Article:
5. Can you explain “what's in it for them"?
I was in Sweden working with a county government agency that was completely revamping its health-care system. The leader of this enormous change was proud of the way he had communicated to the county's residents. They had been given a thorough briefing—the reasons behind the change, the timing of the change and exactly how it was to be carried out. Then he turned to me with a frown and said, "But you know, there is still one question that I get asked all the time." I interrupted. "Let me guess," I said. "People want to know if the wait for a doctor's appointment will be any shorter than it currently is. Am I right?" The man looked startled and asked, "How did you know that?" I told him that I knew to expect that question because it is the one I hear most often about change—“What's in it for me?”
6. Is your communication "behavior-based"?
Organizations send two concurrent sets of messages about change. One set of messages goes through formal channels of communication—speeches, newsletters, corporate videos, values statements and so forth. The other set of messages is delivered informally through a combination of "off the record" remarks and daily activities. When I coach senior management teams, I begin with two questions: "What do you currently do that already supports the change?" and "What do you have to do differently to align with the change?" For today's skeptical employee audience, rhetoric without action quickly disintegrates into empty slogans and company propaganda. In the words of Sue Swenson, president of Leap Wireless, "What you do in the hallway is more powerful than anything you say in the meeting room."
7. Can you paint the big/little picture?
Vision is the big picture (we'll look at this next), and it is crucial to the success of the enterprise. But along with the big picture, people also need the little picture:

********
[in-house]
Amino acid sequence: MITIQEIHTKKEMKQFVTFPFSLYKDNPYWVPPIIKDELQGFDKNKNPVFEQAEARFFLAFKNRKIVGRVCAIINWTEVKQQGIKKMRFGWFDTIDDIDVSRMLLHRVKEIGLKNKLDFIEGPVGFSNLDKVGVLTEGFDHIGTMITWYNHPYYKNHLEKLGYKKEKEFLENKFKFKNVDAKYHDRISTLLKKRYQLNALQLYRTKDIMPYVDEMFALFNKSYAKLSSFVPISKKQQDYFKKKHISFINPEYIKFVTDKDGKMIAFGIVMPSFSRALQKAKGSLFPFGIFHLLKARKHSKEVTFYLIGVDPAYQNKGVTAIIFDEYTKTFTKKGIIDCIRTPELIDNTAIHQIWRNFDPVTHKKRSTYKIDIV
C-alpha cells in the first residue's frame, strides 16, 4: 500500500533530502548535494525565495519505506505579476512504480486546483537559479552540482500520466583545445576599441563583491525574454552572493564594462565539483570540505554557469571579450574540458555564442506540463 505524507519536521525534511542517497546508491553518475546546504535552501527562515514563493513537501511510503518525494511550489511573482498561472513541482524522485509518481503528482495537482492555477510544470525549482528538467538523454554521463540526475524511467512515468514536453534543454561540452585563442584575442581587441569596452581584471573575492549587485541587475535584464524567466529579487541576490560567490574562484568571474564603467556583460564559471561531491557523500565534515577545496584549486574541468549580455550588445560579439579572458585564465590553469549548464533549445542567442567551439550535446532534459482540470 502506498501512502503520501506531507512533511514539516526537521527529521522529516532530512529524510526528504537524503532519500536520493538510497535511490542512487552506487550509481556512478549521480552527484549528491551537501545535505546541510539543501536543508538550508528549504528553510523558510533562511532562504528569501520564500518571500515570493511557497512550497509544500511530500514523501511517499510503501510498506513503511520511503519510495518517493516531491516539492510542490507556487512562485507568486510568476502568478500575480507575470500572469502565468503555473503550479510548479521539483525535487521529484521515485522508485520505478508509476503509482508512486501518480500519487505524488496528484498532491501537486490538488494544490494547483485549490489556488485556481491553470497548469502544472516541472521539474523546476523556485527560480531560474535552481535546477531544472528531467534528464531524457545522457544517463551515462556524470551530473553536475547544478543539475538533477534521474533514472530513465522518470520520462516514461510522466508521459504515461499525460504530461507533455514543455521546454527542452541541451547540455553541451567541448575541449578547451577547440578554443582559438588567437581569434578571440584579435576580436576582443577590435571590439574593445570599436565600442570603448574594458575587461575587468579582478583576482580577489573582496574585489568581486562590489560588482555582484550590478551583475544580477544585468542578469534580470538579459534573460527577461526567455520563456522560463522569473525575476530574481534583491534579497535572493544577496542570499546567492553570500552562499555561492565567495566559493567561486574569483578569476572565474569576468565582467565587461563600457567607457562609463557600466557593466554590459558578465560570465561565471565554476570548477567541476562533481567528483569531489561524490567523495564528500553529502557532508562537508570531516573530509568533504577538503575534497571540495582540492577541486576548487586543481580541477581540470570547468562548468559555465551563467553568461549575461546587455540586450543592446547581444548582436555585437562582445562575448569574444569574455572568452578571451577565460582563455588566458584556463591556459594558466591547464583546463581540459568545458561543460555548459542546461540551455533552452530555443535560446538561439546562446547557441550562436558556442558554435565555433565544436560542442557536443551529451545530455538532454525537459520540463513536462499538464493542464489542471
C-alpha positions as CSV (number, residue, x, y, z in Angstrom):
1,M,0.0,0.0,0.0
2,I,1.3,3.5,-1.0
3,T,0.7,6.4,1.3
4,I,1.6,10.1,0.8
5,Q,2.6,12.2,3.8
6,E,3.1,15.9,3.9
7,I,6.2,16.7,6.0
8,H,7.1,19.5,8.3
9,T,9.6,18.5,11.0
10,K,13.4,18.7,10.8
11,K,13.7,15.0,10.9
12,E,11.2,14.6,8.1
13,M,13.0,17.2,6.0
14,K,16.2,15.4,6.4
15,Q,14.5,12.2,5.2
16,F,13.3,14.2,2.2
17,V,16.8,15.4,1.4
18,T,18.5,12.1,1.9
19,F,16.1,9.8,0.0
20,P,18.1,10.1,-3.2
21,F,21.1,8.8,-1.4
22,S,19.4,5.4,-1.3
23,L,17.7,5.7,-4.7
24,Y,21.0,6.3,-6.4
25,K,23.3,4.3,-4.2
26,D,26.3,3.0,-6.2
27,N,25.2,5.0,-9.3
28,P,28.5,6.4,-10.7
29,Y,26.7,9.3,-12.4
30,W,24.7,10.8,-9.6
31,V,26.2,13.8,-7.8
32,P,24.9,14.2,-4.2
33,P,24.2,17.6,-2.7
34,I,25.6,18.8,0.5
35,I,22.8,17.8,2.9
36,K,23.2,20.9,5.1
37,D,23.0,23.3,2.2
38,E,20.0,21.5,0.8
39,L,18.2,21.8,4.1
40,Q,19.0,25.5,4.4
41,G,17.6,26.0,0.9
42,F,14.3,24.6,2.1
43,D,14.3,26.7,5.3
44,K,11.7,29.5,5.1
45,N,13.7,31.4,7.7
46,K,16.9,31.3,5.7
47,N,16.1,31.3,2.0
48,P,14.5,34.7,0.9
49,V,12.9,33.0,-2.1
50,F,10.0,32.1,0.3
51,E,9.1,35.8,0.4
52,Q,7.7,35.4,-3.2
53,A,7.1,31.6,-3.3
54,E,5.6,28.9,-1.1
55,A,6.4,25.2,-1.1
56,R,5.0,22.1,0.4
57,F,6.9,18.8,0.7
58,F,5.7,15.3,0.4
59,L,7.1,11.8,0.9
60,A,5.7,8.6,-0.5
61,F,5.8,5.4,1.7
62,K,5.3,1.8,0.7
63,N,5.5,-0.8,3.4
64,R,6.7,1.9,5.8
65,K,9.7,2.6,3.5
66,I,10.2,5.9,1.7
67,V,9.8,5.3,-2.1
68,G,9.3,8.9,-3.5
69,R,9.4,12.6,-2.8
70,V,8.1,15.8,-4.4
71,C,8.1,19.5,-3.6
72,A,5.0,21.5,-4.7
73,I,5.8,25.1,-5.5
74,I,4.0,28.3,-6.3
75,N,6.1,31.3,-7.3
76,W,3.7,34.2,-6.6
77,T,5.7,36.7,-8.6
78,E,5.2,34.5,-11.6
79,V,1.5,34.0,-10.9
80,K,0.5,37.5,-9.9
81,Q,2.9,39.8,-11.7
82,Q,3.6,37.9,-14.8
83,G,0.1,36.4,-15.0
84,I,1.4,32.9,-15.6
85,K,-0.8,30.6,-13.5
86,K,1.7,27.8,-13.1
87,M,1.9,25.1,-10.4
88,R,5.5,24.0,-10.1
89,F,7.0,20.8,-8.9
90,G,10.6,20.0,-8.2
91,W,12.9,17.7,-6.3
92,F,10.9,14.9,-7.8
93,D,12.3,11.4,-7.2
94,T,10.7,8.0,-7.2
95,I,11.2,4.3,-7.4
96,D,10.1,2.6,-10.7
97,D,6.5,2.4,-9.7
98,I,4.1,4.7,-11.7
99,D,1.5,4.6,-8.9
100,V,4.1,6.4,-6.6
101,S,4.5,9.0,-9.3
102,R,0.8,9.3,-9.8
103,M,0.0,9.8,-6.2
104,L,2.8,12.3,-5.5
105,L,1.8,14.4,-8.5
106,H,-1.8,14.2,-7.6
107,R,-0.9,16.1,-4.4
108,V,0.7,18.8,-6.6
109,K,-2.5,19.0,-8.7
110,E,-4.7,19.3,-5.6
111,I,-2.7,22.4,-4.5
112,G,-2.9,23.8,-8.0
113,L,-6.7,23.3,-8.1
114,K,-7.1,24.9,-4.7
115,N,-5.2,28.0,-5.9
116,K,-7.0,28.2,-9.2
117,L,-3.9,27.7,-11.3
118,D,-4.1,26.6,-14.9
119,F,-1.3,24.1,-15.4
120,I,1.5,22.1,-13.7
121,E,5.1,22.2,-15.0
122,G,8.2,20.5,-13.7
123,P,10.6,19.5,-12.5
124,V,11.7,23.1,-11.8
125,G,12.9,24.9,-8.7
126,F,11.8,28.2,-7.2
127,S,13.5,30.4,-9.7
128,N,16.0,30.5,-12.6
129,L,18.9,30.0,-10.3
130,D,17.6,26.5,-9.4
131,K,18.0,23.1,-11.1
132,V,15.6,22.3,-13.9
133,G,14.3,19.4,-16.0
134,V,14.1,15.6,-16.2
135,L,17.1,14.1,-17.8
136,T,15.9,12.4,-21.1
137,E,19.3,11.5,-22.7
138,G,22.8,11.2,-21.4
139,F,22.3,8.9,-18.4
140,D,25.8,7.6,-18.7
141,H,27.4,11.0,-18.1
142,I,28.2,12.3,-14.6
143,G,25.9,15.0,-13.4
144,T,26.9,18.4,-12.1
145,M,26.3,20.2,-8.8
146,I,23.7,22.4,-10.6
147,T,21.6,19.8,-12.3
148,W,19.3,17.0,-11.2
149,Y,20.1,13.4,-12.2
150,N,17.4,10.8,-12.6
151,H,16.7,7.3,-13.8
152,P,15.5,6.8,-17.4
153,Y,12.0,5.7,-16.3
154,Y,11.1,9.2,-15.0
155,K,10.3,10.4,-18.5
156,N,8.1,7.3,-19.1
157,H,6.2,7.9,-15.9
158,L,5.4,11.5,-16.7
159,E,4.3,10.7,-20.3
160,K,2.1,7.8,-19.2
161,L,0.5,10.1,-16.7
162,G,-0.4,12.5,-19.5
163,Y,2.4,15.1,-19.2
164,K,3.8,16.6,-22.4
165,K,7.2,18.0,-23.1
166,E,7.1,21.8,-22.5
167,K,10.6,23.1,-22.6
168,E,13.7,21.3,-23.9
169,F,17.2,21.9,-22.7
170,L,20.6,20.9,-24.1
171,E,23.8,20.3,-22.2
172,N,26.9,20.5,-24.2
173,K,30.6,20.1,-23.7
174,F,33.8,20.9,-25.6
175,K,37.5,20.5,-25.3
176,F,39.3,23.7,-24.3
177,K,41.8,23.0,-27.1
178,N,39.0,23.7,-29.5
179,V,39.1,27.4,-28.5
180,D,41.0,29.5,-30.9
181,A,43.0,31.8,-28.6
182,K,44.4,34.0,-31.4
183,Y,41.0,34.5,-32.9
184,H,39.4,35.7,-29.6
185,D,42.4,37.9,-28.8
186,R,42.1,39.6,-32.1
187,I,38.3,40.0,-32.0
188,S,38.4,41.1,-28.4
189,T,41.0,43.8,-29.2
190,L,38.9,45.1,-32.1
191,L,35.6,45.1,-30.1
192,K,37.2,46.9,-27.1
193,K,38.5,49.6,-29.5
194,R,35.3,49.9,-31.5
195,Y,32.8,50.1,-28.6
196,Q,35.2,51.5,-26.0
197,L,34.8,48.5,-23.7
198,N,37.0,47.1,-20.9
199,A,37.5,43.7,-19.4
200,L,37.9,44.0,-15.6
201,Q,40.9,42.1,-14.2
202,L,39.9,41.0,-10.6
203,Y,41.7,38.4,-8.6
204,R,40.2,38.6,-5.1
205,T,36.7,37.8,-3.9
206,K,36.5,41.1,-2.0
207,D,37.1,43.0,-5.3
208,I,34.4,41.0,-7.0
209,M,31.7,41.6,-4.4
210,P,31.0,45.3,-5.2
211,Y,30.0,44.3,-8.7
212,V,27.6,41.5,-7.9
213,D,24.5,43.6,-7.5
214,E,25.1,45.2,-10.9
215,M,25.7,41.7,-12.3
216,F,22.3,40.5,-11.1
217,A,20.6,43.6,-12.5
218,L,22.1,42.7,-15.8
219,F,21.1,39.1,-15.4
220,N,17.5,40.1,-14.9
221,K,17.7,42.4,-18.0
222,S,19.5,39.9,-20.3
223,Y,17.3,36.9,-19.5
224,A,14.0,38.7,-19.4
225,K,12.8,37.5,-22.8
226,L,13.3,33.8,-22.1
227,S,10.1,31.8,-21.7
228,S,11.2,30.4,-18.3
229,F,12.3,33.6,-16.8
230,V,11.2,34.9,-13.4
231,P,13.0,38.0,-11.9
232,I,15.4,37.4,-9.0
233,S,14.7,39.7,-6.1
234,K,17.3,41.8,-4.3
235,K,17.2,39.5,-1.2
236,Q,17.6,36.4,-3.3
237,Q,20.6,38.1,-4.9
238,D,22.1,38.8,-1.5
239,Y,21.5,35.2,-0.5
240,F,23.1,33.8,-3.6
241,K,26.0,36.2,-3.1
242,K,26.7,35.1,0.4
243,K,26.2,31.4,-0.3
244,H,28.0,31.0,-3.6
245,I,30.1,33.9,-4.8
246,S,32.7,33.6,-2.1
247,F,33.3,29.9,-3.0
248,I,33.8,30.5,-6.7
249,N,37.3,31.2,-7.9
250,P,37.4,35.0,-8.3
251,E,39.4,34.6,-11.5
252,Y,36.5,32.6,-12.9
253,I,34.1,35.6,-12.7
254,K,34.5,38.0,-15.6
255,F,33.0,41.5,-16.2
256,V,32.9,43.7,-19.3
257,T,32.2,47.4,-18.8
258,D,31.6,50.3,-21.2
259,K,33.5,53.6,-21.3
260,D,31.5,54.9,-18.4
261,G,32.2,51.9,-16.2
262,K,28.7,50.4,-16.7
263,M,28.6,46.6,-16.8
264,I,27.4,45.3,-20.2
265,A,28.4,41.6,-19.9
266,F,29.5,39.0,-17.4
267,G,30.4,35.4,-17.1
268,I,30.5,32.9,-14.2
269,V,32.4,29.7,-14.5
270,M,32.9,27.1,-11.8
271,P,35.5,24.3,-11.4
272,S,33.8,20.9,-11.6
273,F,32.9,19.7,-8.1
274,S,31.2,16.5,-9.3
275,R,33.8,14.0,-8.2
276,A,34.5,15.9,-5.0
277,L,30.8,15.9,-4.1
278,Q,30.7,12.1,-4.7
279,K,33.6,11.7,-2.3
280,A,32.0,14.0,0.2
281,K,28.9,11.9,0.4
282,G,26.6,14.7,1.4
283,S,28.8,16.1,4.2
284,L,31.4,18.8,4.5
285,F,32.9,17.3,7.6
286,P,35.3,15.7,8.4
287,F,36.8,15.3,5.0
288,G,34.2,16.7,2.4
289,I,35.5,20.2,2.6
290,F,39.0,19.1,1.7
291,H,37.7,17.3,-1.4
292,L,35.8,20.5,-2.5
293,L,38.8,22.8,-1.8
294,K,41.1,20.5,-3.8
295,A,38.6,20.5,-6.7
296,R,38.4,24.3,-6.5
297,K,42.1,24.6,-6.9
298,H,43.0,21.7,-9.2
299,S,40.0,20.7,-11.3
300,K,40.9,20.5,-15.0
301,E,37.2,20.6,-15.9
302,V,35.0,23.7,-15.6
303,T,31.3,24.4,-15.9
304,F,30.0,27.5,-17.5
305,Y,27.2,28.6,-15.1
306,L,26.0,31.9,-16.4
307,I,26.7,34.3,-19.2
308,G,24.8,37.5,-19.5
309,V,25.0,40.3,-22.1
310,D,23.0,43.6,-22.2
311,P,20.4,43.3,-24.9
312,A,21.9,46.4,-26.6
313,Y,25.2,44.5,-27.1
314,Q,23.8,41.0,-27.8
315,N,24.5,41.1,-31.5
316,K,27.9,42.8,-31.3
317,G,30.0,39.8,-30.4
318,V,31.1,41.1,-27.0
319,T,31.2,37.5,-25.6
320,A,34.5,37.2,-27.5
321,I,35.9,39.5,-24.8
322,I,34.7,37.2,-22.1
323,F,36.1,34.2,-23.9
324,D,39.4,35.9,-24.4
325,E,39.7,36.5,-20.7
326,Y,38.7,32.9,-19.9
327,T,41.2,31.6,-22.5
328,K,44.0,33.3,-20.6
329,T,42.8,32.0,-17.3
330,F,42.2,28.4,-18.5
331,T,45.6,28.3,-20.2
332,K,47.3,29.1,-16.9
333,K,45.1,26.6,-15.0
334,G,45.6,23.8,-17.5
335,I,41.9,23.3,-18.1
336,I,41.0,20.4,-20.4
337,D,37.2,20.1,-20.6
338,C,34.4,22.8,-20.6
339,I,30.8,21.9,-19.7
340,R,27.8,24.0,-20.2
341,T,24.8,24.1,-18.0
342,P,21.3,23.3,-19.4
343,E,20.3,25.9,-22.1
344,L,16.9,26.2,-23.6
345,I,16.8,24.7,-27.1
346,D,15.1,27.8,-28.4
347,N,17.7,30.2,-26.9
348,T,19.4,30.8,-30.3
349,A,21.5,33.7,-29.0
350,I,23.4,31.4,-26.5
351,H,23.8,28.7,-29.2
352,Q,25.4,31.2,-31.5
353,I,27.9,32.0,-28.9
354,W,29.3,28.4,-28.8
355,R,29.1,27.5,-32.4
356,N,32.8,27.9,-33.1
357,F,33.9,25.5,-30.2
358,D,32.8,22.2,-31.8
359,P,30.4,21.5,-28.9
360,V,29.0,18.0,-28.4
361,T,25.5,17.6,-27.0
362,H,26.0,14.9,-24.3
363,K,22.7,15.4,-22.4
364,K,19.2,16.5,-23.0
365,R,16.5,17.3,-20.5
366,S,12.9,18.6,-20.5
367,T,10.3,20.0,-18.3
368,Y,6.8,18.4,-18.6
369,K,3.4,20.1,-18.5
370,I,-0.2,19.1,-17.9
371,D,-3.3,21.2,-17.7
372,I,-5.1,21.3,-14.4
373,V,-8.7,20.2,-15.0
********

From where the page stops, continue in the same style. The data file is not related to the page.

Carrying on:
Big Picture—Presenting the concept of transformation.
Little Picture—How are we going to do that?
Big Picture—Setting long-term corporate goals.
Little Picture—Where do we begin?
Big Picture—Developing the overall objectives of the transformation.
Little Picture— What are the priorities?
Big Picture—Creating the mission of the organization.
Little Picture—Where does my contribution fit in?
Big Picture—Communicating organizational values.
Little Picture—What does this mean in my daily life?
8. Is it your vision or our vision?
Leaders understand the power of vision to imbue people with a sense of purpose, direction and energy. A compelling vision of the future pulls people out of the seductive hold of the past and inspires them to set and reach ambitious corporate goals. Of even greater importance is the sense of meaning that people derive from their jobs when they can tie their contributions to the fulfillment of a clear, compelling vision. Leaders must therefore be able to paint the big picture. But if the vision belongs only to top management, it will never be an effective force for transformation. The power of a vision comes truly into play only when the employees themselves have had some part in its creation. So the crucial question becomes, "Whose vision is it?" Leaders must create a master narrative that coherently articulates the company's identity and ideals and is embraced by every member of the company. If you want employees to feel the same kind of connection to their work that the executives felt at the retreat, then you have to get them involved.
9. Are you emotionally literate?
To be a consummate manager of change, it is not enough to engage people's logic; you also have to appeal to their emotions. As leaders gain the insight that people skills (the "soft stuff" of business) hold the key to organizational change, human emotions take on new significance. Large-scale organizational change almost invariably triggers the same sequence of reactions—denial, negativity, a choice point, tentative acceptance and commitment. Leadership can facilitate this emotional process or, ignored, it can erode the transformation effort.
10. Do you know what shouldn't change?
The greatest challenge for leaders is to know the difference between what has to be preserved and what needs to be changed. The "genius" of leadership is being able to preserve an organization's core values, and yet change and adapt as times require. The product of that kind of leadership is an organization that goes on for a very long time.